Steal This Book: Some Words on Piracy

I want you to pirate my books.

No, really. Go for it.

Why? Well…that’s a complex question, with an even more complex answer, but one that I think I should answer. I’ve mentioned a few times now on Twitter that I’m okay with people pirating my book, and while I’ve had discussions with a few authors who took exception (and rightfully so, I don’t claim that my stance is for everyone), I’ve never fully explained why I feel this way. With SOPA on the table and the Internet in lock-down mode, I thought it might be a better use of my time to talk about why I think even piracy itself is not the key issue here, but copyright protections.

Let’s talk a little bit about Myriad Genetics. Disclaimer, we’re going to talk a bit about patent laws, and they’re a little different from copyright laws, but I think you’ll come to understand my exact argument and why the two parallel one another in a short bit. For those of you who don’t know, Myriad Genetics is a company out of Salt Lake City that holds a patent on a breast cancer gene. That’s right – a company can patent a gene. Even the genes that are in your body now. Seriously. Companies hold patents on at least 20% of your genes. It sounds ludicrous, but it’s true. That patent means that no one but the patent holder can conduct any research or perform any gene therapy on information based on those genes.

Which brings us back to Myriad Genetics and its breast cancer gene patent. Myriad developed a fairly effective test for breast cancer based on that patent, and decided to hold it hostage. Okay, they didn’t go full-on evil right away, to be fair. For awhile they participated by sharing their information on cancer mutations with the National Institutes of Health (NIH), but at some point decided to move all their knowledge in-house, effectively holding it hostage for exorbitant rates.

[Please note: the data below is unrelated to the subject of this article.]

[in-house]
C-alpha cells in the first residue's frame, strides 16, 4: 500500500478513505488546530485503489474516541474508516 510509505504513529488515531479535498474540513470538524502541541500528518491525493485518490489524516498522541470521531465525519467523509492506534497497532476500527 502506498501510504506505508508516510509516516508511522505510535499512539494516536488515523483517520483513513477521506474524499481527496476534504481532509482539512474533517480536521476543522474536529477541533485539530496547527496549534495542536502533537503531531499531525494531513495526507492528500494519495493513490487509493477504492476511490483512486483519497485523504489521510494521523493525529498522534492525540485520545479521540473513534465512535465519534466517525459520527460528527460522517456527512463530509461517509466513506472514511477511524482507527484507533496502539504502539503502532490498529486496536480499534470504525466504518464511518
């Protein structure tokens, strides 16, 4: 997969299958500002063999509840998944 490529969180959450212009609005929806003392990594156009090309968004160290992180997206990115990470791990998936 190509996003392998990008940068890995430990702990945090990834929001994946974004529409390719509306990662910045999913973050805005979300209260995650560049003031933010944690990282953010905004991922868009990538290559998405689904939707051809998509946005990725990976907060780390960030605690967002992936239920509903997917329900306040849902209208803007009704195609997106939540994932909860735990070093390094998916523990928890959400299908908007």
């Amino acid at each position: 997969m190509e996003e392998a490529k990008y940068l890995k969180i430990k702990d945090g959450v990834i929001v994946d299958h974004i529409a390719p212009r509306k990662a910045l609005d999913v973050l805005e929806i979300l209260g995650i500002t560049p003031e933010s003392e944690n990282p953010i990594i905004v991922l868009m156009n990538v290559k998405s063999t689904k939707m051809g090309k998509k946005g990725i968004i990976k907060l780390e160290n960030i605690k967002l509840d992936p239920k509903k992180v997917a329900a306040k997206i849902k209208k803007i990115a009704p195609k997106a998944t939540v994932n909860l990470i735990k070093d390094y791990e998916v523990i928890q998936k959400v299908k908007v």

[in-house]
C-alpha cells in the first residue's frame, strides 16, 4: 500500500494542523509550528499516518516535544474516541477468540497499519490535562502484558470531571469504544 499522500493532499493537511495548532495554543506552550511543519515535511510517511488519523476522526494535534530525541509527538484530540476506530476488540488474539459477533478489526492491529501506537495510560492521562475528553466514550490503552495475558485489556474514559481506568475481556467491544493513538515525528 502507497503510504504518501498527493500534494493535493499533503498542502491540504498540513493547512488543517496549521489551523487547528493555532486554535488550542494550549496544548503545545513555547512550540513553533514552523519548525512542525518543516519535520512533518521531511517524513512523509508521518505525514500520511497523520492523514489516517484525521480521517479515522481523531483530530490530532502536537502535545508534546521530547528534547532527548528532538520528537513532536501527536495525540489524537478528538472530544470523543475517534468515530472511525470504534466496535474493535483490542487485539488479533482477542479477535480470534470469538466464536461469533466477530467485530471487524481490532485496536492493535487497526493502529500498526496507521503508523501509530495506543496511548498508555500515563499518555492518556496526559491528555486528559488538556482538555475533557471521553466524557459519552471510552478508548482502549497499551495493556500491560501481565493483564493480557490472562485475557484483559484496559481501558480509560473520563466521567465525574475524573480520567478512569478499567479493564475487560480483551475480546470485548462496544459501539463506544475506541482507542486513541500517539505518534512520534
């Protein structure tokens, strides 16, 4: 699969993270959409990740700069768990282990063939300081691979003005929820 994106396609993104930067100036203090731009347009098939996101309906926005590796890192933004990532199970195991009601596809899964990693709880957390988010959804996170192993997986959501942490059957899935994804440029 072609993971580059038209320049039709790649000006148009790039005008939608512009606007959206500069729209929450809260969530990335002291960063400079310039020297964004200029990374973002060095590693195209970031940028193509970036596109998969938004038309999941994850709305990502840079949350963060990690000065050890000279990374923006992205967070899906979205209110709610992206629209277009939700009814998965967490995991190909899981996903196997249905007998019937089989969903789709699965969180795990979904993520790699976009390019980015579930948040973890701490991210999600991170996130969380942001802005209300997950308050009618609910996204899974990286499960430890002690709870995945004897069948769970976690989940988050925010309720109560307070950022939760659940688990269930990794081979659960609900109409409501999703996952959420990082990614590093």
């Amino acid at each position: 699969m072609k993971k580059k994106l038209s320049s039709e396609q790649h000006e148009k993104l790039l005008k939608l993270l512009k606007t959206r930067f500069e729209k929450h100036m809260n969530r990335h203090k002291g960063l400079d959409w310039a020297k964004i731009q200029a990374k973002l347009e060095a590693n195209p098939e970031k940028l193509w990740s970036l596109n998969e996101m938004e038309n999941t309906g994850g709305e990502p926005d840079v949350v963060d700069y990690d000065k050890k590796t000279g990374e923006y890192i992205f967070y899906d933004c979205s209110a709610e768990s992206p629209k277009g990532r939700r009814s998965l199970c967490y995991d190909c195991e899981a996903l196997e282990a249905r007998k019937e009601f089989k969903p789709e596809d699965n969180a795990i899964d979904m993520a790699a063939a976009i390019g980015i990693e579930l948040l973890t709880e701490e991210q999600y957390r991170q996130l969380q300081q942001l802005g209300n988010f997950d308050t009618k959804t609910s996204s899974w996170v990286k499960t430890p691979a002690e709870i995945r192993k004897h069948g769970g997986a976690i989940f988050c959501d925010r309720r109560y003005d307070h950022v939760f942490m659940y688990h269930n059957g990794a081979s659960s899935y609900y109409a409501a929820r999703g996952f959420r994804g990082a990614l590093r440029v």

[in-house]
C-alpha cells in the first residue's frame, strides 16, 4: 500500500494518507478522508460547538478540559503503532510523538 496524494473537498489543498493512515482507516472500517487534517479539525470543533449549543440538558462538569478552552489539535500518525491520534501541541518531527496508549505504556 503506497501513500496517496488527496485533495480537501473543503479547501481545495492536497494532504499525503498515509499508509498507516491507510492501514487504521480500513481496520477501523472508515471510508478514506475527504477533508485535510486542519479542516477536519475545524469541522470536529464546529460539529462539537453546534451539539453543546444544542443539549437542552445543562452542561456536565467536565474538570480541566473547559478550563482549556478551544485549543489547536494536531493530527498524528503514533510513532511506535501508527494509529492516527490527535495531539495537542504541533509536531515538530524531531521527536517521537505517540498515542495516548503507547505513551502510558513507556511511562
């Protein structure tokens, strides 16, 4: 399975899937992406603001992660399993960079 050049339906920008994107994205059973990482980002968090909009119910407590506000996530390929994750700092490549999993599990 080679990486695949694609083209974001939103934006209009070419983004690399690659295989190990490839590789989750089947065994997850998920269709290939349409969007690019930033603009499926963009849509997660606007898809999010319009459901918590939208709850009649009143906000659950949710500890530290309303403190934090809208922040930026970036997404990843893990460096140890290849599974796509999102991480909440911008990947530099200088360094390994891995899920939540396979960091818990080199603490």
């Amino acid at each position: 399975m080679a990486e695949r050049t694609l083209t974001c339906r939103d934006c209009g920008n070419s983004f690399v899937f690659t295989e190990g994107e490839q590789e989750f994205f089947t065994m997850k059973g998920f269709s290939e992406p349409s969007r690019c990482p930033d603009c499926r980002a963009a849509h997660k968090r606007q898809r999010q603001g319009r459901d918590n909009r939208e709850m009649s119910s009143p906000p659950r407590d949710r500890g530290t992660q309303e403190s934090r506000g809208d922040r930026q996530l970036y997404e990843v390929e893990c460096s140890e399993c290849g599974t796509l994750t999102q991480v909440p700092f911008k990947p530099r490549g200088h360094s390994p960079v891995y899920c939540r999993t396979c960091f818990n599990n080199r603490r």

Now, I don’t think that companies should develop these things out of the kindness of their heart. I’m nothing if not a craven capitalist (albeit with a socialist bent), and a profit needs to be made. I get that, and I’m not here to argue against capitalism itself. At the same time, it’s hard to even argue this as true capitalism, as they have been granted a monopoly on knowledge, which shouldn’t really apply in the ideal free market (and listen to me now, the liberal espousing the free market), as I’ll speak to later.

Ultimately, the market will have the last laugh on Myriad, as the test itself has fallen woefully behind modern standards and is way too costly, thanks to their scheme. I see several problems here, though:

  1. The exorbitant fee. This is quite obviously price gouging, as other, far more comprehensive sequencing tests are a fraction of the cost. They do this simply because they can.
  2. The ethics. “First do no harm.” What does this mean for those patients who need the testing and simply cannot afford it?
  3. Government compliance. As I said, I’m a lefty. I think smart regulation is a good thing, as it serves both companies and their long-term costs, even if they kick and scream about it, and the common welfare. My problem lies with these regulatory functions being captured by the corporate sector and twisted as a self-serving function of business itself. I’d say one and two effectively demonstrate the problem here, even if the company was legally in the right. Legality and morality are hardly entwined.

And so we come to the crux of my problem with current patent and copyright law, and why I’m okay with pirating. I’m going to shift gears to talk about copyrights, as it pertains more to my sphere of work, but government protections get stuck in a self-serving loop in both respects, just moreso in copyright law.

Essentially, I have two major issues: